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View Full Version : Failed Lawn Renovation Refund?


Darryl G
11-28-2010, 07:36 PM
Hi guys. I've never had this happen before. This is the second season that I've been doing basic lawn maintenance for a customer at their summer home...spring and fall cleanups and mowing. Mowing is bi-weekly except during peak growth. Easy customer to deal with, pay on time, happy with my work but also not a big account...pretty much bare bones maintenance.

The front lawn burned out pretty badly over the summer (full sun and zero irrigation) and they asked if I could repair it for them. I slit seeded the front lawn with a turf-type tall fescue blend. One area near the driveway that they walk on on a regular basis was particularly bad. I did a double pass on it with the seeder but it didn't penetrate really well as the tines were pretty worn on the rental unit I had (Bluebird). A couple of weeks later I went to check on germination and that area had little to no germination. I had my Grass Stitcher (www.grassstitcher.com) handheld tool with me so I spend an hour running the tool over it and re-seeding. It was a bit late to do so (October 14th - our first frost was Oct 31st) but I thought I'd give it a try.

Well I recently did the fall cleanup and that area looks like crap. Really no germination. I didn't charge this customer a lot for this renovation to begin with and already have an extra hour in, but I feel that it's ultimately my fault for showing up with a crappy rental unit with worn out tines. It worked fine on the other 3 lawns I did that day but this was the last one and the area was pretty compacted and had a dense mat of dead grass that's still there in fact. I'm pretty sure that if I give it another try in the spring it's not going to make it through the summer because I know they won't water it.

So what would you guys do? Try again in the spring? Give the customer a credit? Or just say hey, I tried...if you want me to try again it's extra. I feel they got their money's worth ($166.75 for overseeding and fertilizing the front yard) but I'm really not satistfied with that bare/dead area. BTW, the extreme foreground in the second picture is the stone driveway, not lawn.

Here's some pics of the lawn.

Thanks in advance.

fatboynormmie
11-28-2010, 08:10 PM
Hey Darryl do you know if they even watered the lawn after your seeding.I'm in Maryland and seeded around that same time and the seed popped up nicely even with some frosts.I always give the cust. instructions in writing about watering before leaving the install that day.If they don't follow through after giving them instructions, the fault is theres no redo .If they did water then I would reseed it next year while your doing your other seeding's .Its to late for this year.My .02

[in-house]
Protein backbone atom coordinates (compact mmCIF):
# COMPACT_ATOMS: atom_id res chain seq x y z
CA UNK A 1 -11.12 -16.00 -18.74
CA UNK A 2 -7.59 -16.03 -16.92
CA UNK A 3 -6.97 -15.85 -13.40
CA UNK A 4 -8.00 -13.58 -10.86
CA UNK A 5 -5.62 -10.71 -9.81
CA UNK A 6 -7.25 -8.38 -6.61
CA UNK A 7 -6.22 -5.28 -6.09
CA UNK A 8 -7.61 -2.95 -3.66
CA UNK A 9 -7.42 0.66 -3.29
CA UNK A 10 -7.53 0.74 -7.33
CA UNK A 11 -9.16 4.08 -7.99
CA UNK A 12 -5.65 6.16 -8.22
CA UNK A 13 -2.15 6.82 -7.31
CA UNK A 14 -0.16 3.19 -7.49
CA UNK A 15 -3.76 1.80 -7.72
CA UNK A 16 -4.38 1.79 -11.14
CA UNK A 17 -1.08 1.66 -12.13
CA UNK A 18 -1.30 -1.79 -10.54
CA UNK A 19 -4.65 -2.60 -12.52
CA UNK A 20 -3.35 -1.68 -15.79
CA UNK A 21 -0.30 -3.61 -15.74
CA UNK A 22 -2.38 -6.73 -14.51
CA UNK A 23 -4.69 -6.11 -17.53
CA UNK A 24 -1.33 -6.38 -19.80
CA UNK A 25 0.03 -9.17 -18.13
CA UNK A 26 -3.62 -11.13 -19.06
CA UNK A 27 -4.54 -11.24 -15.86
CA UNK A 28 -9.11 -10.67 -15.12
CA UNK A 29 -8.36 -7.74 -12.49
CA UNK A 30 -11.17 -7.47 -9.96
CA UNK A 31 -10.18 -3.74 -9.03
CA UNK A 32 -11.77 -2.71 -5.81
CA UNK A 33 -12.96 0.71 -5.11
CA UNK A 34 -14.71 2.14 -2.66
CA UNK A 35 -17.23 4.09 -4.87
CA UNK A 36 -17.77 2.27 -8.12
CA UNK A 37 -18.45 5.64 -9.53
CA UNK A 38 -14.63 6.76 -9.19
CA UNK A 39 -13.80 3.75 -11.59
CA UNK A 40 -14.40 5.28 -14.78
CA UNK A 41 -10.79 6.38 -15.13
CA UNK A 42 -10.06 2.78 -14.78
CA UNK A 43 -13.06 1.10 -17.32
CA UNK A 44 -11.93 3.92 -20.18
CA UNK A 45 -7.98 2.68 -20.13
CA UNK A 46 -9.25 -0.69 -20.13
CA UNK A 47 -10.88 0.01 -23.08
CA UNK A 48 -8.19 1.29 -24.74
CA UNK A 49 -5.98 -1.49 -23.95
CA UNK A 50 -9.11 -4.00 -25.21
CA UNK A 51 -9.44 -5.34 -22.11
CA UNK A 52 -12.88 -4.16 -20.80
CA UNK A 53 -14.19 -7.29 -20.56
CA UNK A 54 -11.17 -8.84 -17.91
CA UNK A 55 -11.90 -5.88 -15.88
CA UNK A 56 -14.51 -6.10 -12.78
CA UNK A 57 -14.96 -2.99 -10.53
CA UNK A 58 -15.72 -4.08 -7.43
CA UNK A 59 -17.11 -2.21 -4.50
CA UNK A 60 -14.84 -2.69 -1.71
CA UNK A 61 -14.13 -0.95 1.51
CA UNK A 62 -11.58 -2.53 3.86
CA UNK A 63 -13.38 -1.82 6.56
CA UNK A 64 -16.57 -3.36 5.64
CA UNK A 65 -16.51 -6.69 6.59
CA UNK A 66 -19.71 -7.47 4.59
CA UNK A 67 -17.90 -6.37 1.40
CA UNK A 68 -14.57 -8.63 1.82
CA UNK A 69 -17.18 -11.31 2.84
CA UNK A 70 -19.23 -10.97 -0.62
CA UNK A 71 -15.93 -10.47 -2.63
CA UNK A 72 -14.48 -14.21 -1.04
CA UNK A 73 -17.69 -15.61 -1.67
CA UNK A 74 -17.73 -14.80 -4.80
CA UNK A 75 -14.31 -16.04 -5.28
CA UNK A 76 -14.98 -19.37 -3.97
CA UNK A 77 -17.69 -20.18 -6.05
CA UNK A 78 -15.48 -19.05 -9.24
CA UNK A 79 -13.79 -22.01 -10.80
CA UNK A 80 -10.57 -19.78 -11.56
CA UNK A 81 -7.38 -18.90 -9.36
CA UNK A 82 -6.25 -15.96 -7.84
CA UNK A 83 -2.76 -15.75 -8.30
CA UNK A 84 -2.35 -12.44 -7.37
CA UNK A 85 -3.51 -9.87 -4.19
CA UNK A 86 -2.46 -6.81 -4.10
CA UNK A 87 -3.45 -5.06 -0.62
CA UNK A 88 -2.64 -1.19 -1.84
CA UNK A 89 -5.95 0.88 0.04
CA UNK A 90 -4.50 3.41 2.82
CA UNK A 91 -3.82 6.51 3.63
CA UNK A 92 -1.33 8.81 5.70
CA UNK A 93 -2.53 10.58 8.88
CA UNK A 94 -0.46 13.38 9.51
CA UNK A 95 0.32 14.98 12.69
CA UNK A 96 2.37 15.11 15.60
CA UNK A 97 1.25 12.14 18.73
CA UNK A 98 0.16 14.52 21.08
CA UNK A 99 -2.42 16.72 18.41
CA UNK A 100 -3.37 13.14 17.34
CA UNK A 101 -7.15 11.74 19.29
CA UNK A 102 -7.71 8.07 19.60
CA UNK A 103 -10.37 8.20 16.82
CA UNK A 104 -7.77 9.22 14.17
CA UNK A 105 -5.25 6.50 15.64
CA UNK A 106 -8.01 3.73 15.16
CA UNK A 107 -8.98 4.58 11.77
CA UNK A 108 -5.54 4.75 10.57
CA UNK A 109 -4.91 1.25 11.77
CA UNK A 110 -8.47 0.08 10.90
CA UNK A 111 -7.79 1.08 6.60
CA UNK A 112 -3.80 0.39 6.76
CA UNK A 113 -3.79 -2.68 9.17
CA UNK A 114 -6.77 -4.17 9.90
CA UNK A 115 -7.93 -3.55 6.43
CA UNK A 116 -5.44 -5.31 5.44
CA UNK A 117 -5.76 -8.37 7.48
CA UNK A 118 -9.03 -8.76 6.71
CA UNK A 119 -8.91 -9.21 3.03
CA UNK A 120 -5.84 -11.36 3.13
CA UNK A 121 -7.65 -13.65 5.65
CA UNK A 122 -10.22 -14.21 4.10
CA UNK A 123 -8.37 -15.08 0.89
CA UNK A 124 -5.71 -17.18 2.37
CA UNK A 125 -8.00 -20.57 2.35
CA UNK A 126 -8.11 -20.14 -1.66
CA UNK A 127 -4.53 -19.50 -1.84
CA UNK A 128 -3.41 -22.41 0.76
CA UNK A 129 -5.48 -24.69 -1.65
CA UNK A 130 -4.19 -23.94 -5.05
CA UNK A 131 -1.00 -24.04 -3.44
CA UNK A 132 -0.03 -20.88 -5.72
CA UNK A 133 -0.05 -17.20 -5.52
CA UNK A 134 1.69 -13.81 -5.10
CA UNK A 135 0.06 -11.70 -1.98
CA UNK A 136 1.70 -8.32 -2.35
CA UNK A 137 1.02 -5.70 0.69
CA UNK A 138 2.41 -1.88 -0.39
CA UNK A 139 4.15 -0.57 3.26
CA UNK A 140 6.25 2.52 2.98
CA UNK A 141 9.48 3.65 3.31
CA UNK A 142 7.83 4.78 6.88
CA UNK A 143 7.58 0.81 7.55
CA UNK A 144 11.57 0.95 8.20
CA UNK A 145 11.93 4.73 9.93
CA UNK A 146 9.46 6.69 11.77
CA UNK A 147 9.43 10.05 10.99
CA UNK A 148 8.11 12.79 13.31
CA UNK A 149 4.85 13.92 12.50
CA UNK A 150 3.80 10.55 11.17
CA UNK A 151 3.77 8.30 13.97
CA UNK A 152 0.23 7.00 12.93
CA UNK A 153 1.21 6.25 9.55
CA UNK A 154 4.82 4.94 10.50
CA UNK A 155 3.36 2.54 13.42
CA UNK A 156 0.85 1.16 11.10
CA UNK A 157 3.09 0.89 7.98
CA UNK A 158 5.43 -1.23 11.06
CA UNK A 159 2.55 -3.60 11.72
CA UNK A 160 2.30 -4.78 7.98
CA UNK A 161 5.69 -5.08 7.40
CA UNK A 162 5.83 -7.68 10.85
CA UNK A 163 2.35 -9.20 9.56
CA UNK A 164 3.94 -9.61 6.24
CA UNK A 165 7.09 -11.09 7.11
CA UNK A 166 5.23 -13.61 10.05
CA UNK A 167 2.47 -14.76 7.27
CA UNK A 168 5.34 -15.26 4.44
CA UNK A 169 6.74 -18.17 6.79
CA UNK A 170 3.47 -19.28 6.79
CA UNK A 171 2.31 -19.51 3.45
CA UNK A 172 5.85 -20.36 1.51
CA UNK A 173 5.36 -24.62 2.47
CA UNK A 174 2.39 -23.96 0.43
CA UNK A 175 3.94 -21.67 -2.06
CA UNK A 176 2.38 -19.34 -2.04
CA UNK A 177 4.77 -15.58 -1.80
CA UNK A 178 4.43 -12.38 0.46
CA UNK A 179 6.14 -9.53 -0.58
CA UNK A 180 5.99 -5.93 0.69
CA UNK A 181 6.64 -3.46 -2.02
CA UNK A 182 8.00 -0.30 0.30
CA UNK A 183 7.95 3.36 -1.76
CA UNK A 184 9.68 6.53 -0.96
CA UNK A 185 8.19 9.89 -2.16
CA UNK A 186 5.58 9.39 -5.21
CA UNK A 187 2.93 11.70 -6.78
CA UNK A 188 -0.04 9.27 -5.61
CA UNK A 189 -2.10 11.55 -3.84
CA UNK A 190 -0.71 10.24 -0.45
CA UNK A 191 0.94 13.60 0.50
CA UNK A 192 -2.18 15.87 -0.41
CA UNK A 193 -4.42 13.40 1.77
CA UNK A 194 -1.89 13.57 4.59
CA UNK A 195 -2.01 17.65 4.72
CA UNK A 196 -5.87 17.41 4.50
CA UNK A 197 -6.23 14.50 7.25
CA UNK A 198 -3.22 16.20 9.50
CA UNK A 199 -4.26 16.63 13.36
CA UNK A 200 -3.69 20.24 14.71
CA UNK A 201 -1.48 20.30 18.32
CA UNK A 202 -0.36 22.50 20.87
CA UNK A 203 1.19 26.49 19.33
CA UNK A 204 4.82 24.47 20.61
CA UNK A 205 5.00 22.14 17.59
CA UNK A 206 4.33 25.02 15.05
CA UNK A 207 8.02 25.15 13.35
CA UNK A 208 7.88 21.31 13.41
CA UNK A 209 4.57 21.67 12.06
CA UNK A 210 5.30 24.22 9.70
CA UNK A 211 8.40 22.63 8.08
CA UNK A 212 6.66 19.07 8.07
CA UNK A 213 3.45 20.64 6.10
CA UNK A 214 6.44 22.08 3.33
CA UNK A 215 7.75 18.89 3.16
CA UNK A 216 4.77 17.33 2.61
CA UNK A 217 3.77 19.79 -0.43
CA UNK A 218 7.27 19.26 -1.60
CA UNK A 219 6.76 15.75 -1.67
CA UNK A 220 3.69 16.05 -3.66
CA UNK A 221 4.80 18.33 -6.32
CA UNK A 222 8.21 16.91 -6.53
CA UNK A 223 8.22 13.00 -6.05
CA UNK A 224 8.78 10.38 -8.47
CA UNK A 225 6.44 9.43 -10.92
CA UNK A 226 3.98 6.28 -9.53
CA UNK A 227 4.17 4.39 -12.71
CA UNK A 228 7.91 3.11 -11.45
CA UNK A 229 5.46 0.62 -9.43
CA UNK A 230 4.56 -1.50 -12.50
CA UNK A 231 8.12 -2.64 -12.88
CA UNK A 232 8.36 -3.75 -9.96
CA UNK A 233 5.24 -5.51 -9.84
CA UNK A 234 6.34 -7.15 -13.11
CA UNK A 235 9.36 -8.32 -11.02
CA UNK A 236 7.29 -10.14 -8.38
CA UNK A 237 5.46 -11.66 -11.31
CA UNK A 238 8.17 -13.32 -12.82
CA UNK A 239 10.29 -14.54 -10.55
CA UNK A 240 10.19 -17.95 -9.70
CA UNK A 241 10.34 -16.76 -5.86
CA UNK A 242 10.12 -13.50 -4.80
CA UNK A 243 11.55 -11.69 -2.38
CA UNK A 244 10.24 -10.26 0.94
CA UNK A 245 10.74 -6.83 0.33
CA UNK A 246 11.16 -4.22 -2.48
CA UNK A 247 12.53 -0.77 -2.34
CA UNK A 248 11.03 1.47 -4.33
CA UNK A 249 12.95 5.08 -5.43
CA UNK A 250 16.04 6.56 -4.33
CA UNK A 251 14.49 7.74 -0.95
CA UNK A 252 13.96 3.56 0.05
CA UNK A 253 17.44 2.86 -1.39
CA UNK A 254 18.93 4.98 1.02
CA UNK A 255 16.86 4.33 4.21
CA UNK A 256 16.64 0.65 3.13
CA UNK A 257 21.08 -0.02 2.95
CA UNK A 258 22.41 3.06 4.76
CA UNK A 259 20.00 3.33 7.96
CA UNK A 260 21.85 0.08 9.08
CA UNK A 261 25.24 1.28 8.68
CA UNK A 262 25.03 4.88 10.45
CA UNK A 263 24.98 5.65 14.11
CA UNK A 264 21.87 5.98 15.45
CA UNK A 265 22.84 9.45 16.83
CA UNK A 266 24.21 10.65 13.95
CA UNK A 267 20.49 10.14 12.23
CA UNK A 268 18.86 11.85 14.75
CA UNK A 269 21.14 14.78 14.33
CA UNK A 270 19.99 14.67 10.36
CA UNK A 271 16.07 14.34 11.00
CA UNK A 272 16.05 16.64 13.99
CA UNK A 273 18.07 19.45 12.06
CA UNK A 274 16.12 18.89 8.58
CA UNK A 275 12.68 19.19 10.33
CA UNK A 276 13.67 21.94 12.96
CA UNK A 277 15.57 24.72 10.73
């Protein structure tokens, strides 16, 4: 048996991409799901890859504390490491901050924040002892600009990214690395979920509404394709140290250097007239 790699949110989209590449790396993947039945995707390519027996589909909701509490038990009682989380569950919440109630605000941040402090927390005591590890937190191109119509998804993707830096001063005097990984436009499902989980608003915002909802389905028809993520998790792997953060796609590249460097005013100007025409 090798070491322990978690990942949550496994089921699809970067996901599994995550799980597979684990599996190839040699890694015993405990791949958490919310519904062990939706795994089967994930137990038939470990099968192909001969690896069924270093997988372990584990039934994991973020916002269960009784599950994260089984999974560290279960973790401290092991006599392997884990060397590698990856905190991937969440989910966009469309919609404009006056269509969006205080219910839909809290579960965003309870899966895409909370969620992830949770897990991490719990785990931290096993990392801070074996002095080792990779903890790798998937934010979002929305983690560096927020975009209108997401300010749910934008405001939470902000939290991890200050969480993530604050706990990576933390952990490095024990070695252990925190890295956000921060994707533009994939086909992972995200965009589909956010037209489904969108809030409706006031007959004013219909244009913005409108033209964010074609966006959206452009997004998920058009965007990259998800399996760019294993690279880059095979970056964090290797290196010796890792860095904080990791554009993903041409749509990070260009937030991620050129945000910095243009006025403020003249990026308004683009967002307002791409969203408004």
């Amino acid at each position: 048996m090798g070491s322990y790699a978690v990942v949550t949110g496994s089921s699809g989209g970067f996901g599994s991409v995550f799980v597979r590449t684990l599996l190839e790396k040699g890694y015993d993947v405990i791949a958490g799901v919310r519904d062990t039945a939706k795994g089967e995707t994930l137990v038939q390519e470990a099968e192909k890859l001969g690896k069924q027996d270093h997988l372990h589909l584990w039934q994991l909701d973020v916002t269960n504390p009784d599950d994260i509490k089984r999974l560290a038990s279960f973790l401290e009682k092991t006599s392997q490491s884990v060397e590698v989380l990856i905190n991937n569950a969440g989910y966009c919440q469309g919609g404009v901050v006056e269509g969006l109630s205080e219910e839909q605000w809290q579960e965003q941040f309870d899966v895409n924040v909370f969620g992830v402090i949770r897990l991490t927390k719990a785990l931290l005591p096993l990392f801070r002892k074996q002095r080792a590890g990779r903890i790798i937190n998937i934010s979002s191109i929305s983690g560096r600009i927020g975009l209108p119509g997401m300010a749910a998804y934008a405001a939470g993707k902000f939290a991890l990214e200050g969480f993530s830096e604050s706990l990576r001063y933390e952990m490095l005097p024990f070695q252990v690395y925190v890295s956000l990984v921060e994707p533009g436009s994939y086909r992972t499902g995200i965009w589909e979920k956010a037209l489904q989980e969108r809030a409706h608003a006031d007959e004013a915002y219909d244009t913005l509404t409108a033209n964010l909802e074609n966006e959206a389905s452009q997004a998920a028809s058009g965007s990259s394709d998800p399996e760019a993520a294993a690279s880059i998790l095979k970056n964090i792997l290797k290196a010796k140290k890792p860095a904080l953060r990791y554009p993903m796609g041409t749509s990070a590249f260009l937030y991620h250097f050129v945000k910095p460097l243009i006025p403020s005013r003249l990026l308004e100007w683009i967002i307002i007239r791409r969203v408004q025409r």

MarcSmith
11-28-2010, 08:55 PM
I applaud you for wanting to "do the right thing"

Is the customer driving this" or are you driving this.

I consider a spring seeding with some rye for summer green...

try to sell a fall aeration/overseed next year..

Darryl G
11-28-2010, 09:12 PM
I'm sure they didn't water. I've never even seen a hose there and the spigot is buried somewhere in that mess of Rhodies, lol. These customers are elderly...and I don't just mean senior citizens. The woman is in her mid 80s and the husband is in his 90s. I probably should have put down some straw too but it wasn't really a planned thing. I was there for routine mowing. Some straw and water probably would have helped but I was in a hurry trying to get to the rest of my mowing route...it was kind of half assed repair but I thought it would take.

I'm the one driving this. I talked to the woman when I attempted the repair and told her I wasn't satisfied with that spot and was going to try to fix it. The first seeding was Sept. 26th BTW, right before essentially a week of rain. I did 4 lawns that weekend and they all came in nicely...except this one spot and a little spot on another that I entirely missed with the seeder.

Hmmmm...I just realized they won't even see this until probably June of next year since they're down in Florida for the winter. I think I'll just hit it again in the spring and try to do it right this time.

MarcSmith
11-28-2010, 09:18 PM
maybe just jet them a note with you plans for the spring.... they'll appreciate you honesty.

Darryl G
11-28-2010, 10:01 PM
Good advice Marc. I just invoiced them for the fall cleanup and put a note on the invoice saying that the front lawn area I attempted to fix didn't come in very well and I'll give it another try in the spring.

BTW guys it's cut a bit short....2.5 inches I believe. Usually i'm up in the 3 to 3.5 range on that lawn but I like to leave them shorter for winter so they don't get snow mold (not a huge problem around here), any leaves tend to blow clear and it bags leaves better too.

Barefoot James
11-28-2010, 10:21 PM
Slit seed or stich it in, again in Feb. Look at the dormant seed thread. This is perfect for folks who don't water.